Sunday, July 29, 2007
The Labor Contract Law and lay-offs
As the implementation of the recently-passed Labor Contract Law nears, companies are firing older workers before management is forced to take on workers who have worked for at least 10 years continuously (or have signed fixed-term contracts twice) as permanent employees.
A July 15 issue of the Guangdong paper "Yangcheng Evening News" has a report by Wang Xiaoyun entitled "'The Labor Contract Law' Made Me Lose My Bowl of Food." It tells the story of 50 year old worker Hua Yi, who was employed at a plant since 1996---until recently, when she was told there wasn't enough work for her. New workers, though, were hired in Hua's place.
Another worker, A Yu, put in 21 years at a factory only to be informed that her work was unsatisfactory and fired. She was left to rely on her husband's 600 RMB per month salary to take care of aging parents and a daughter not yet four years old.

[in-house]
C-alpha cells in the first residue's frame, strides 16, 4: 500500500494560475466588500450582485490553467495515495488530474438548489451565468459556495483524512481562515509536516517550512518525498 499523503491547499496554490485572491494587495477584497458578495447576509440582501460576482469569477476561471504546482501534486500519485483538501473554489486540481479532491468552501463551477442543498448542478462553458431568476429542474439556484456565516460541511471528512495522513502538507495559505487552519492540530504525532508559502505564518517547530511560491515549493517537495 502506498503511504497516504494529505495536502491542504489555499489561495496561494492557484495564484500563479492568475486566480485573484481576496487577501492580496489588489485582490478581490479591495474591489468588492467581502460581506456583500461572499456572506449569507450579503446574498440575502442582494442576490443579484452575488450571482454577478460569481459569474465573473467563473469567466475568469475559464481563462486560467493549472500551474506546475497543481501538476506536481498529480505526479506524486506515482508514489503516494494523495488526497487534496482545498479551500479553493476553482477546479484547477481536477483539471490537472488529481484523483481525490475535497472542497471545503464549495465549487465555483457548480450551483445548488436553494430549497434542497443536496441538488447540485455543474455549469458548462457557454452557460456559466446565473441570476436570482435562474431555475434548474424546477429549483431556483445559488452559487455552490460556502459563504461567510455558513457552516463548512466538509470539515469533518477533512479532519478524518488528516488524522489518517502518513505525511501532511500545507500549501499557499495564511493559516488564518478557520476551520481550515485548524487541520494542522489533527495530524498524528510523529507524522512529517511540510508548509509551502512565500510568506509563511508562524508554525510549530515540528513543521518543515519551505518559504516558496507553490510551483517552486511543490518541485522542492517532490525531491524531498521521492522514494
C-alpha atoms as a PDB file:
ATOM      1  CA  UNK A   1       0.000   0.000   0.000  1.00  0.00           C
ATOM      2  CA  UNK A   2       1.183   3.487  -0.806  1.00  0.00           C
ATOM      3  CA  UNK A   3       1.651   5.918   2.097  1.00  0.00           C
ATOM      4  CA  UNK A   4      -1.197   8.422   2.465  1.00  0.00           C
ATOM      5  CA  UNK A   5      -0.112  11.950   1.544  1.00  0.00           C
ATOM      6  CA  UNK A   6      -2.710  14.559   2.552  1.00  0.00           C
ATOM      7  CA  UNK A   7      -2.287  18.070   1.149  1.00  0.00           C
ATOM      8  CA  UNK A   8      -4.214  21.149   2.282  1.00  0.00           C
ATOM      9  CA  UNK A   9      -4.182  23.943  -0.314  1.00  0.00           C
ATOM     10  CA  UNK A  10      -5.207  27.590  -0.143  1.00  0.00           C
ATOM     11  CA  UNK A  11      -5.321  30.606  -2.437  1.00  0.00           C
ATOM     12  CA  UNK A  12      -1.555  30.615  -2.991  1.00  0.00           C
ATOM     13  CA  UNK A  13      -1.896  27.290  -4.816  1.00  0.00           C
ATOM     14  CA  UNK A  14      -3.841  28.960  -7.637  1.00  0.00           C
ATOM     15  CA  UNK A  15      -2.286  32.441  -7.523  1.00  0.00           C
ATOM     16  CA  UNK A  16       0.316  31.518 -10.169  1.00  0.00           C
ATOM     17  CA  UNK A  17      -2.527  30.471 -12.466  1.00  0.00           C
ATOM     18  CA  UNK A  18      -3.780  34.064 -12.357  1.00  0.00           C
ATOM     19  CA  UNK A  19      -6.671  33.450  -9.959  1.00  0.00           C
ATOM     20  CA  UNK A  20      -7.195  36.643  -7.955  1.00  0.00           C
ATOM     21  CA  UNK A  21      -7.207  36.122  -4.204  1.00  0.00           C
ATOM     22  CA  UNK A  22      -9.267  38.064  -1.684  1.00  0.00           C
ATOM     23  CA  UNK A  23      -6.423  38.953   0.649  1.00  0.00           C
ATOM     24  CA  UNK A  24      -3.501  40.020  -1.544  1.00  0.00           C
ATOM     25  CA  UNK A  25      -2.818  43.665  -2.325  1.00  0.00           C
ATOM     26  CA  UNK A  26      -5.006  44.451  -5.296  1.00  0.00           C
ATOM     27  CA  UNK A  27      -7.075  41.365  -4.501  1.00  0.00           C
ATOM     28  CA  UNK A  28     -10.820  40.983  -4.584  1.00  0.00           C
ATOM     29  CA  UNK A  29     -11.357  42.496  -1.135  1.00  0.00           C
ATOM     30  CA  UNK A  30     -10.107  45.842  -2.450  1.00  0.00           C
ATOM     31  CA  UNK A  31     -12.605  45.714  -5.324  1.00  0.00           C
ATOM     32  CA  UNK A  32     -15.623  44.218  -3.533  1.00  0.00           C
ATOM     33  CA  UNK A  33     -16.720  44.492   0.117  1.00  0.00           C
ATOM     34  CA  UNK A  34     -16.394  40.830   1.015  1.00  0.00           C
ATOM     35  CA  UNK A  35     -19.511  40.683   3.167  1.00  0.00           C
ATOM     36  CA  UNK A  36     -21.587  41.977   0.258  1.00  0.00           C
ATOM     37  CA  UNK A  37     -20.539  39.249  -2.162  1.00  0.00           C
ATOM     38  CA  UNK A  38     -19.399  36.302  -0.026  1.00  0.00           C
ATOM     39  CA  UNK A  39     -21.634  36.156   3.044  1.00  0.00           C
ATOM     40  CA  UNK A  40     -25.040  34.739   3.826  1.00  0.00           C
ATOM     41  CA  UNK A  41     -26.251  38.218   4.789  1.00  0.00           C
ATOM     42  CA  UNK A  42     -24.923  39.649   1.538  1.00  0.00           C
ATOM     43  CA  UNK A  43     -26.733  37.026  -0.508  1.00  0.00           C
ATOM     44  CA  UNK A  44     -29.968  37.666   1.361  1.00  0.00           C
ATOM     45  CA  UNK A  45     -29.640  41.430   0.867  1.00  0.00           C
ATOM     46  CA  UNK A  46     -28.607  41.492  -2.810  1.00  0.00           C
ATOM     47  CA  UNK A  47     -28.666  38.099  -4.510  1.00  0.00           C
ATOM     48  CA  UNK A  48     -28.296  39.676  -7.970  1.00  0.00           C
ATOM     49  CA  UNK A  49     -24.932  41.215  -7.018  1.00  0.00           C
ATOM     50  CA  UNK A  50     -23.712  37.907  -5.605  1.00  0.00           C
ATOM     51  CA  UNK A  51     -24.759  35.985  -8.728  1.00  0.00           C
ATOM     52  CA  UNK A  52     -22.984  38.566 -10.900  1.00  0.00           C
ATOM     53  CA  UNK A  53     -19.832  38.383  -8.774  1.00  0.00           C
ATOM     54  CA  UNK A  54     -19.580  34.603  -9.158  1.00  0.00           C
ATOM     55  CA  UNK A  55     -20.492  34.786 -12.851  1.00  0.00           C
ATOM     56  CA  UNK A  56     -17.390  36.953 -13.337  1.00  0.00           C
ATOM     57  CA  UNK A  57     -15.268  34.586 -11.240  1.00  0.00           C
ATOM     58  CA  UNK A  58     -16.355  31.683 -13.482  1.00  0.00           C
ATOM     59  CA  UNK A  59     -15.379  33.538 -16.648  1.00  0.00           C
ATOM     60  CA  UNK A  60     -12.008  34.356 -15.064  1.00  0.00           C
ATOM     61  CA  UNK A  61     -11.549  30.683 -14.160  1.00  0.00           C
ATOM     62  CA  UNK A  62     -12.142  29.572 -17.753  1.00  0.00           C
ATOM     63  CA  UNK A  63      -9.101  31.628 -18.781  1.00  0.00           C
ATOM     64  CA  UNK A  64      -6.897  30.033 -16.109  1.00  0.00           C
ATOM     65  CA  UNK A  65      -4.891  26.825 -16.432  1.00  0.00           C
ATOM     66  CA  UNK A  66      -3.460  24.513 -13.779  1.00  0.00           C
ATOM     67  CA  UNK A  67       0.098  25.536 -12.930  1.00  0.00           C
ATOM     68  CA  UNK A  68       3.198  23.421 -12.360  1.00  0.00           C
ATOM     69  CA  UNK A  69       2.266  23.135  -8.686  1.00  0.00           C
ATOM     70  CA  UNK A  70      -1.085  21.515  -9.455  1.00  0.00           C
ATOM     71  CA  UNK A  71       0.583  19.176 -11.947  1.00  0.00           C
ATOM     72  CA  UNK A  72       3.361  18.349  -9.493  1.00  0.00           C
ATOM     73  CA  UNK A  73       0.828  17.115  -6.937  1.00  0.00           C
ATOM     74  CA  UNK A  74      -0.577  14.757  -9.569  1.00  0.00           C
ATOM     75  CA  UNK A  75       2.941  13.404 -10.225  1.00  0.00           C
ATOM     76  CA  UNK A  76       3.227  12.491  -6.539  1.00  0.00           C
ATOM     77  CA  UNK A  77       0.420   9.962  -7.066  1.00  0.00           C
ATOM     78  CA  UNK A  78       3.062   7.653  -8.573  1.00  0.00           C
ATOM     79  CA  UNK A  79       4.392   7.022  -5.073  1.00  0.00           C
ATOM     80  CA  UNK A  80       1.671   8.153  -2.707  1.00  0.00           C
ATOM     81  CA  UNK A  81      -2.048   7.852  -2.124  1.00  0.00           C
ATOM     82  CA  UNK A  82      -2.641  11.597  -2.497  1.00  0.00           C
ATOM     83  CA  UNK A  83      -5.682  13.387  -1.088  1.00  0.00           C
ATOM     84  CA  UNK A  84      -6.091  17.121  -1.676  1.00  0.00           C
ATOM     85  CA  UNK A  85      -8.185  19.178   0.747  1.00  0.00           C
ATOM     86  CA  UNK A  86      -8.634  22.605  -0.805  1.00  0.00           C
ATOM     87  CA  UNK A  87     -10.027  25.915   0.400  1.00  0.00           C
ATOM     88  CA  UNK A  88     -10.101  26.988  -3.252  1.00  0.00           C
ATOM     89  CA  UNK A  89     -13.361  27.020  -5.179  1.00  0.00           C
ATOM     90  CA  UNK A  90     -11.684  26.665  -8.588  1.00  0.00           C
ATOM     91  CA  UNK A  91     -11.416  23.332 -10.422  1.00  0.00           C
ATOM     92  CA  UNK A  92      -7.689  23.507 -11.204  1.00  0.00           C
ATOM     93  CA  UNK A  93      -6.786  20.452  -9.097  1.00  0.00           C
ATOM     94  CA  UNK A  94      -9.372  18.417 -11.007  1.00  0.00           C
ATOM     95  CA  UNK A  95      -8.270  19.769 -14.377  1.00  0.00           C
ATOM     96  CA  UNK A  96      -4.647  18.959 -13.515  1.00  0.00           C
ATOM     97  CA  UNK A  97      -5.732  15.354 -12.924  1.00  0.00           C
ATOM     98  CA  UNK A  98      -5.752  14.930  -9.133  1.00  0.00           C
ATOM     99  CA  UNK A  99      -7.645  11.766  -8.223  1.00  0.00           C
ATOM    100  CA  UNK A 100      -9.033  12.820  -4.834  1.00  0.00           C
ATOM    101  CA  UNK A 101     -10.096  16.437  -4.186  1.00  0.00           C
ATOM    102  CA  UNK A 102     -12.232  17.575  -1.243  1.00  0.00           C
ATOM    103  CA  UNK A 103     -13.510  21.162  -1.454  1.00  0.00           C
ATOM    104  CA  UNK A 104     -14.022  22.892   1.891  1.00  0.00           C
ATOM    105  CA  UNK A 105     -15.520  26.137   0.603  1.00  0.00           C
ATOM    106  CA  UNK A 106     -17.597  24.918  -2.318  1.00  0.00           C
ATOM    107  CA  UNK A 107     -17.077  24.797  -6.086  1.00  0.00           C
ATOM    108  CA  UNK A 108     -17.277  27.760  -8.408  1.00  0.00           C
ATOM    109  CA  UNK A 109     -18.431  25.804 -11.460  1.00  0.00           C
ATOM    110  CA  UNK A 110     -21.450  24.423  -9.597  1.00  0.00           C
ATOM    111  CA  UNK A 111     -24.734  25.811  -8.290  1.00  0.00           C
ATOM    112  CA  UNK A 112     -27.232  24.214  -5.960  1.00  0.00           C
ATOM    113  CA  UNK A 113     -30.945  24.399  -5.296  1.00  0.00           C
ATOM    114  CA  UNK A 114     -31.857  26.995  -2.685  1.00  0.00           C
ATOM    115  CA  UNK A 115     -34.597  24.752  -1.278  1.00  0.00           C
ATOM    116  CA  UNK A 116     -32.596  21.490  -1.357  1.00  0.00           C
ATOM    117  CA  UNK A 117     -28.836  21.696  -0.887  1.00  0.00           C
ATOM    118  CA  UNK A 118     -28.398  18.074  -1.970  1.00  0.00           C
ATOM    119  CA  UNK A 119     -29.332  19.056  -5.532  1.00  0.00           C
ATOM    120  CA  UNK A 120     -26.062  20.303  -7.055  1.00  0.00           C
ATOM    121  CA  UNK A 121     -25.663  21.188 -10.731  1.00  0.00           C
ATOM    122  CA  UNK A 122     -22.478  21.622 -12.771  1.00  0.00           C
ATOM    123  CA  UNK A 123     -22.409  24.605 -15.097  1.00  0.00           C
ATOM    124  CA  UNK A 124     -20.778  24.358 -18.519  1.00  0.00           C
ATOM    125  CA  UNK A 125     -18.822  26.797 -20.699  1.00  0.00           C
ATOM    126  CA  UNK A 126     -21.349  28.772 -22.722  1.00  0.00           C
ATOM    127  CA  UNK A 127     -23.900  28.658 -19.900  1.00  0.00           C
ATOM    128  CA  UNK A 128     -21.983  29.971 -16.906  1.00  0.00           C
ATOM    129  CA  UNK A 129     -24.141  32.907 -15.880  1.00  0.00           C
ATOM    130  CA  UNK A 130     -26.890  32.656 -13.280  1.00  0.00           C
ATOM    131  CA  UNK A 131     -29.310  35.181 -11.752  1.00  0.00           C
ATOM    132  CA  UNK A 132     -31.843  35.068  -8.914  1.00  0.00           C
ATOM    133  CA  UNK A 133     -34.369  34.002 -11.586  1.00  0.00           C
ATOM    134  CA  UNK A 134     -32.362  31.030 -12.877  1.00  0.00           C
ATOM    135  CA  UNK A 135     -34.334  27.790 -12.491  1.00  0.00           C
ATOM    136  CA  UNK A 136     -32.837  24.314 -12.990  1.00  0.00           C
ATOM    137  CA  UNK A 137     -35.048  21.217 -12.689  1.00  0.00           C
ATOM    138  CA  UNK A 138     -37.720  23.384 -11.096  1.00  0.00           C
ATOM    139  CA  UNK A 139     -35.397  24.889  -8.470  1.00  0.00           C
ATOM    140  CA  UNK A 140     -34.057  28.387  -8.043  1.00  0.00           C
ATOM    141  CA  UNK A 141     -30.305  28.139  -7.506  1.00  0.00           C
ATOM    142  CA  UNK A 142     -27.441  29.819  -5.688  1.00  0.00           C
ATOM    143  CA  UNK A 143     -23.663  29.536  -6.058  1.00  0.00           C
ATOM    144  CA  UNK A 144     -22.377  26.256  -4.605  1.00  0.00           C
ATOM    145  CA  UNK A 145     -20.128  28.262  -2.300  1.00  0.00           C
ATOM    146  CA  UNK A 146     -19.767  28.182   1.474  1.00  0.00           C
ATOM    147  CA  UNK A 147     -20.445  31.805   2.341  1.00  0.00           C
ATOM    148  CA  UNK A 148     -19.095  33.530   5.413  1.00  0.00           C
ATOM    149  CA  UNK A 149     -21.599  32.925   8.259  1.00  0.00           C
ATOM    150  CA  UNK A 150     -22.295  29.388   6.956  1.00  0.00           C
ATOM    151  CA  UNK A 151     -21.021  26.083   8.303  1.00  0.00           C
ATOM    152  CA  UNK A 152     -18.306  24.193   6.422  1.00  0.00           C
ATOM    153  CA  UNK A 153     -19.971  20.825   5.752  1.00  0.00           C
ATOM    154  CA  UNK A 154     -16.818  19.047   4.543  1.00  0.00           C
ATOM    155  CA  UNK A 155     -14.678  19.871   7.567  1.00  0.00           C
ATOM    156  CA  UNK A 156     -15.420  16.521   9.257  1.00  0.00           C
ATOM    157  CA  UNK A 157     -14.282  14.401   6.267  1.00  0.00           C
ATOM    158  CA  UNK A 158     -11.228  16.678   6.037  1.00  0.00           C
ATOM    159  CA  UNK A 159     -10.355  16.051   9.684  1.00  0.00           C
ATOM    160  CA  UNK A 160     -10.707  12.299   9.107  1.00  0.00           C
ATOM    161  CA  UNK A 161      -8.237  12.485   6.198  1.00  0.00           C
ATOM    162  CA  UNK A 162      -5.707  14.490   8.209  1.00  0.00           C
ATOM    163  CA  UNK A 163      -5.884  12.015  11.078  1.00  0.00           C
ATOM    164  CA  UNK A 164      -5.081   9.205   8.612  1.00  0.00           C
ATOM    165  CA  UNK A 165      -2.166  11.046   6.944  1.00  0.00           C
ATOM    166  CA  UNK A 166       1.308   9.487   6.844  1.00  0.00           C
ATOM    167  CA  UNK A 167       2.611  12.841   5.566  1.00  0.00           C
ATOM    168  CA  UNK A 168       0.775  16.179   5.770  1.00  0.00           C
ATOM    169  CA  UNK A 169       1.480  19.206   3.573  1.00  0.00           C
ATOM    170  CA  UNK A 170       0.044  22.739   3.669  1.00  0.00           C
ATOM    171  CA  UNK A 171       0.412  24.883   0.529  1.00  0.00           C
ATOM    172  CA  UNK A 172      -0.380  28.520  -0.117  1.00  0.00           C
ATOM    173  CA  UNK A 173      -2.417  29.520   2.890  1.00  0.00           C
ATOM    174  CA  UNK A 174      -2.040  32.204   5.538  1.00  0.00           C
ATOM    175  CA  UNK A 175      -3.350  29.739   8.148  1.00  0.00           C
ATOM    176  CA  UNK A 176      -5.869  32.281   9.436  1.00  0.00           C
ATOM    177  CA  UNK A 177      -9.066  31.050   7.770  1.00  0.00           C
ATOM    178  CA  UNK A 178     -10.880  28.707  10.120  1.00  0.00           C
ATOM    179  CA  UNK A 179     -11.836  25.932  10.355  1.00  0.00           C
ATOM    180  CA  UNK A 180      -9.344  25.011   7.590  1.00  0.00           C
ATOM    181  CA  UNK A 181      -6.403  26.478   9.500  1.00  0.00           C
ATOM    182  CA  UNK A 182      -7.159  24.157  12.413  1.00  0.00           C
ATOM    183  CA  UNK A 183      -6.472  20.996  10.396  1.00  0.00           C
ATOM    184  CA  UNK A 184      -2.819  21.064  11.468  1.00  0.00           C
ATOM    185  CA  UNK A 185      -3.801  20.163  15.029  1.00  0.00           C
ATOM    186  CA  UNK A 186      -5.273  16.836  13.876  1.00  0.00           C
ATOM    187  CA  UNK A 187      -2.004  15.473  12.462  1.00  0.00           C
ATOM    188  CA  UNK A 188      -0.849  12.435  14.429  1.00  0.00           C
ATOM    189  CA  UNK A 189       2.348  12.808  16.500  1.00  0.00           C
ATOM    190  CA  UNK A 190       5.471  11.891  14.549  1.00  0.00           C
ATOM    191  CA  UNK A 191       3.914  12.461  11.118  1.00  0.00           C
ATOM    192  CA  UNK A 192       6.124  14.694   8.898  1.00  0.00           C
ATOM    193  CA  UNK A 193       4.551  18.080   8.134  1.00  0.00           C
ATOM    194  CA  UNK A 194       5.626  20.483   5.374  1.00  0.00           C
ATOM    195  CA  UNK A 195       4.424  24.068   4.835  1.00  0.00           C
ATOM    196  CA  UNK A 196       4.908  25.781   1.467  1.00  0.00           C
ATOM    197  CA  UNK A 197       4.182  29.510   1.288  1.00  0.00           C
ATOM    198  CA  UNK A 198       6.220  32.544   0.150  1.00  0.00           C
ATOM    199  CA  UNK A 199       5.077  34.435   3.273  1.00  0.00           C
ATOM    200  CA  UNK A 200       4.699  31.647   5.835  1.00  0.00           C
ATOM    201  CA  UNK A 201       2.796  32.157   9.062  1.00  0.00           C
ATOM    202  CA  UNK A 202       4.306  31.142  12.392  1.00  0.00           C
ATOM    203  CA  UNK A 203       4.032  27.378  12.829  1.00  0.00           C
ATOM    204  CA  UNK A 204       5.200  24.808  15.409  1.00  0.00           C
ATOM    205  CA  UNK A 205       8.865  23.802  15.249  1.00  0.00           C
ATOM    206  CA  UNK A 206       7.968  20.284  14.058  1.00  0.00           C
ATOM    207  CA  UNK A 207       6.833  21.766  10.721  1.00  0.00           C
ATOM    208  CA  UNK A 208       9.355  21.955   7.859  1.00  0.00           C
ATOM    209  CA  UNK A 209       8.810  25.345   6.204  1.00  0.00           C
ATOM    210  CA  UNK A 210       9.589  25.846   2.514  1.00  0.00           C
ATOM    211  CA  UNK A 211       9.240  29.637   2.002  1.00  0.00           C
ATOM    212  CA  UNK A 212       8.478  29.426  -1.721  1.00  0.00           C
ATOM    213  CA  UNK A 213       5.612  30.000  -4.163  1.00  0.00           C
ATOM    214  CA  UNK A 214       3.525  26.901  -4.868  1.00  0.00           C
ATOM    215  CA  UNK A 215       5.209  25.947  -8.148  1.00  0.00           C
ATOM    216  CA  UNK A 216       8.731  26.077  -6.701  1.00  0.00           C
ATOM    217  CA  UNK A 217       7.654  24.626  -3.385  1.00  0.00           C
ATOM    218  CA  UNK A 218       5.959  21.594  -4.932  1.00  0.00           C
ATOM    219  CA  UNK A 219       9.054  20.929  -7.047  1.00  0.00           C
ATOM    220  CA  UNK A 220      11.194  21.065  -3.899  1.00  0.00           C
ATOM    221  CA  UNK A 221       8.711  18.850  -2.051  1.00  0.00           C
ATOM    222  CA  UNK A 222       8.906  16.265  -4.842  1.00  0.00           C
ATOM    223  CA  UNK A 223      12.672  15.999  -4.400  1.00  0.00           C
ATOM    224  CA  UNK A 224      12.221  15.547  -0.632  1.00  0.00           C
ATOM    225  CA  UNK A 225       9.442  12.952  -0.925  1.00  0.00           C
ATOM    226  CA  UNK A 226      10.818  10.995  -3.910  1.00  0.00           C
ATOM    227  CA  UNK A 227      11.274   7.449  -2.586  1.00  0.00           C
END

If enterprises' worries are a sign that the law may be better enforced than previous regulations, then these firings, while painful, should give some bitter hope to the Pearl River Delta's proletariat.
But managers and workers both know that much depends on how the national law is translated into local law, that things are still in flux. We can only wait until the beginning of 2008. But the wait will be rough.